connOpts.setCleanSession(cleanSession);
this.client.connect();
}

MQTT 5.0

Based on this frequent disconnection and reconnection of network connections, MQTT 5.0 also optimized the protocol response in order to avoid the application layer receiving frequent online and offline events that affect business.

Will Delay Interval: We often use will messages to track and inform clients about their offline. Will messages will be received frequently in this case. So, an important use of the Will Delay Interval is to avoid posting will messages when frequent network connections are temporarily disconnected, since the clients will often quickly reconnect to the network and continue the previous session.

Session Expiry Interval: MQTT 3.1.1 does not explicitly specify session hold time. If a large number of clients using the session hold feature frequently go online and offline, it can cause an increase in Broker memory usage and eventually affect the high availability of the service. So, MQTT 5.0 also designed session expiration time for this case. Clients can use this feature to set their own session hold time when connecting.

QoS 1/2

After setting the session hold state, we can use QoS messages to ensure that the message arrives.

A detailed explanation of QoS can be found in the article: Introduction to MQTT QoS (Quality of Service)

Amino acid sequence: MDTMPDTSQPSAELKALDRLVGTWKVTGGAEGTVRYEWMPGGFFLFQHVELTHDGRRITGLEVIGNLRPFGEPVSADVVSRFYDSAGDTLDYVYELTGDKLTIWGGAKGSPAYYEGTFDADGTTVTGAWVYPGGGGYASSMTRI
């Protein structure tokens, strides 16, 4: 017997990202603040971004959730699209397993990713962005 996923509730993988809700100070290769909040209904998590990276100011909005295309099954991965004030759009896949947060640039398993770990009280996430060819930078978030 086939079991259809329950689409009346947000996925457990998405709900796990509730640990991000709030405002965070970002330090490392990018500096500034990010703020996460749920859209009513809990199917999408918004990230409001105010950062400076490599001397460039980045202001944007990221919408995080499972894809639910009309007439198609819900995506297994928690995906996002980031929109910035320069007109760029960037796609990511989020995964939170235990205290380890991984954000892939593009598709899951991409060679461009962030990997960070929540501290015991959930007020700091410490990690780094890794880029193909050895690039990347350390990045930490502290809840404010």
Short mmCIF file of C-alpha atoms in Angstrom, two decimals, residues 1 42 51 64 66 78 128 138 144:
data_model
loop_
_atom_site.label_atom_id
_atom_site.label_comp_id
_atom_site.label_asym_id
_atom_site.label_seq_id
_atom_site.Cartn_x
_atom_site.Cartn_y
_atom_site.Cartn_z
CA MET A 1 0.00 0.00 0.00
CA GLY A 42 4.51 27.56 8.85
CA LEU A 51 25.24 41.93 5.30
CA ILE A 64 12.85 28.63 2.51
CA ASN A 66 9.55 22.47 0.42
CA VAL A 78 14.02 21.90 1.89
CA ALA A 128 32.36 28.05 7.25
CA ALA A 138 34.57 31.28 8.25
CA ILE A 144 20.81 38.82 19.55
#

We recommend using QoS 1 for sending important data on the automotive side and using MQTT SDK with QoS retransmission capability and built-in QoS message window (queue), such as NanoSDK, which features asynchronous acknowledgment, built-in QoS message queue, automatic retransmission, and high throughput and consumption capabilities.

Broker QoS MsgQueue

QoS messages are persisted in memory on the Broker side. In addition to a built-in message queue on the client side, the Broker also has a QoS message queue. As mentioned above, base station switching that often occurs in Internet of Vehicles scenarios leads to connection reset, which is reflected in MQTT connections as QoS message backlogs. Both the client and server will have unacknowledged messages in the queue. So, we need to set the message queue length according to the actual situation.

Take EMQX as an example, message queue setting:

Open emqx.conf

mqtt {
## @doc Maximum QoS 2 packets (Client -> Broker) awaiting PUBREL.
max_awaiting_rel = 100

## @doc The QoS 2 messages (Client -> Broker) will be dropped if awaiting PUBREL timeout.
await_rel_timeout = 300s

## @doc Maximum queue length. Enqueued messages when persistent client disconnected, or inflight window is full.
max_mqueue_len = 1000
}